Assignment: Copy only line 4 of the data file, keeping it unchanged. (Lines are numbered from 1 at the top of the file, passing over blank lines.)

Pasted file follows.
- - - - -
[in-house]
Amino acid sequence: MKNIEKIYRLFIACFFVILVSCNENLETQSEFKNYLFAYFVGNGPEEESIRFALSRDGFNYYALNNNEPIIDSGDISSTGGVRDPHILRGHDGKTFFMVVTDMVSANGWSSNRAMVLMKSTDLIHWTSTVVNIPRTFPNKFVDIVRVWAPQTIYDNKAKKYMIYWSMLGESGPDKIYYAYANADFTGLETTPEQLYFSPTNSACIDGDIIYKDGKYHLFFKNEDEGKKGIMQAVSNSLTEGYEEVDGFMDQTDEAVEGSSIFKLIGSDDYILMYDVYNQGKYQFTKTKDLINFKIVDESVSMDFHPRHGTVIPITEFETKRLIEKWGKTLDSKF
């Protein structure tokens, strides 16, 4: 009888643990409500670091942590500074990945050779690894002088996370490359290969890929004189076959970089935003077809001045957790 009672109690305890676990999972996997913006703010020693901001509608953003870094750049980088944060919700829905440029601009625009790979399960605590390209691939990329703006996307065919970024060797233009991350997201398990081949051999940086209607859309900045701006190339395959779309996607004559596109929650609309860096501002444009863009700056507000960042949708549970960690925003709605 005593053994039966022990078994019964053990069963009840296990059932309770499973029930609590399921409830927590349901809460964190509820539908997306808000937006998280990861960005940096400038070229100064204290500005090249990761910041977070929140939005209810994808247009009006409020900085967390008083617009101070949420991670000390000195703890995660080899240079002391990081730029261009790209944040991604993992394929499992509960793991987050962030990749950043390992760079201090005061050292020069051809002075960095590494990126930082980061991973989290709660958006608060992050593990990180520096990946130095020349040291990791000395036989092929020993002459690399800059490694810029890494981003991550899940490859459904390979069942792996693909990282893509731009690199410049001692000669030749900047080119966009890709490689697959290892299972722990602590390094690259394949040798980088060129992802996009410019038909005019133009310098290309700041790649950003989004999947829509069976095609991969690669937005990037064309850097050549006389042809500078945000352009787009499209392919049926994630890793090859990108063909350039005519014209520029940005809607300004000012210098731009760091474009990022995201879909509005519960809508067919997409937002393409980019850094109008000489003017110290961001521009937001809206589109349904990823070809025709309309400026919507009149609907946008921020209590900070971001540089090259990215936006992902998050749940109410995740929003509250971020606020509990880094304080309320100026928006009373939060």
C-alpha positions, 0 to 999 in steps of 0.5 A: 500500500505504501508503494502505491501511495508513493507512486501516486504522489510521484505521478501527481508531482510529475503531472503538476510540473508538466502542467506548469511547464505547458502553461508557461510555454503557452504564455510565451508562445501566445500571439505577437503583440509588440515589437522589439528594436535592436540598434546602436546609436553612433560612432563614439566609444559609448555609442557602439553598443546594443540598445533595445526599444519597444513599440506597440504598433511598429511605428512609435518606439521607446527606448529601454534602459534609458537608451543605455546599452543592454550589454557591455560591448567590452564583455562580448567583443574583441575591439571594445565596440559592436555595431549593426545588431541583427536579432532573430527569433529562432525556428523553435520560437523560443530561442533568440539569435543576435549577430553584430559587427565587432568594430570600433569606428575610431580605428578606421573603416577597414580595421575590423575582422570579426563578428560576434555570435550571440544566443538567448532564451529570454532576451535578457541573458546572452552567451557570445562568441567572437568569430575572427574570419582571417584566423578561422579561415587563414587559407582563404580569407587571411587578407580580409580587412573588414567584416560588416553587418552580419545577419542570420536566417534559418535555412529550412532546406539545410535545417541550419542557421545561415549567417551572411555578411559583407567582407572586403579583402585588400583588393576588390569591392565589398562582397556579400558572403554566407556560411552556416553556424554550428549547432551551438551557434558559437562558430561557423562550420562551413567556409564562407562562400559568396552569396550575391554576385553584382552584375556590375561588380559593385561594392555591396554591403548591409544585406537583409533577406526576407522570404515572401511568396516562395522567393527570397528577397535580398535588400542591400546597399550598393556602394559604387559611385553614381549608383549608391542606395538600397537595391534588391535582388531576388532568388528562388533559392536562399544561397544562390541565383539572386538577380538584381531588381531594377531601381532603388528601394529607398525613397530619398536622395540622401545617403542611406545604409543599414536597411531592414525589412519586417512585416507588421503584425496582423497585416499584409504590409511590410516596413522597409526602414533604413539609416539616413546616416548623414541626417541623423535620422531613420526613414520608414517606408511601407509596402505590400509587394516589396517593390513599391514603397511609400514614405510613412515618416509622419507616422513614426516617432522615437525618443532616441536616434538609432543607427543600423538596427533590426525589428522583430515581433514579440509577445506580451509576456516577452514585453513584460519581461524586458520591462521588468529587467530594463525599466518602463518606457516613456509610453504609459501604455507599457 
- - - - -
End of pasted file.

C-alpha positions, 0 to 999 in steps of 0.5 A: 500500500505504501508503494502505491501511495508513493507512486501516486504522489510521484505521478501527481508531482510529475503531472503538476510540473508538466502542467506548469511547464505547458502553461508557461510555454503557452504564455510565451508562445501566445500571439505577437503583440509588440515589437522589439528594436535592436540598434546602436546609436553612433560612432563614439566609444559609448555609442557602439553598443546594443540598445533595445526599444519597444513599440506597440504598433511598429511605428512609435518606439521607446527606448529601454534602459534609458537608451543605455546599452543592454550589454557591455560591448567590452564583455562580448567583443574583441575591439571594445565596440559592436555595431549593426545588431541583427536579432532573430527569433529562432525556428523553435520560437523560443530561442533568440539569435543576435549577430553584430559587427565587432568594430570600433569606428575610431580605428578606421573603416577597414580595421575590423575582422570579426563578428560576434555570435550571440544566443538567448532564451529570454532576451535578457541573458546572452552567451557570445562568441567572437568569430575572427574570419582571417584566423578561422579561415587563414587559407582563404580569407587571411587578407580580409580587412573588414567584416560588416553587418552580419545577419542570420536566417534559418535555412529550412532546406539545410535545417541550419542557421545561415549567417551572411555578411559583407567582407572586403579583402585588400583588393576588390569591392565589398562582397556579400558572403554566407556560411552556416553556424554550428549547432551551438551557434558559437562558430561557423562550420562551413567556409564562407562562400559568396552569396550575391554576385553584382552584375556590375561588380559593385561594392555591396554591403548591409544585406537583409533577406526576407522570404515572401511568396516562395522567393527570397528577397535580398535588400542591400546597399550598393556602394559604387559611385553614381549608383549608391542606395538600397537595391534588391535582388531576388532568388528562388533559392536562399544561397544562390541565383539572386538577380538584381531588381531594377531601381532603388528601394529607398525613397530619398536622395540622401545617403542611406545604409543599414536597411531592414525589412519586417512585416507588421503584425496582423497585416499584409504590409511590410516596413522597409526602414533604413539609416539616413546616416548623414541626417541623423535620422531613420526613414520608414517606408511601407509596402505590400509587394516589396517593390513599391514603397511609400514614405510613412515618416509622419507616422513614426516617432522615437525618443532616441536616434538609432543607427543600423538596427533590426525589428522583430515581433514579440509577445506580451509576456516577452514585453513584460519581461524586458520591462521588468529587467530594463525599466518602463518606457516613456509610453504609459501604455507599457 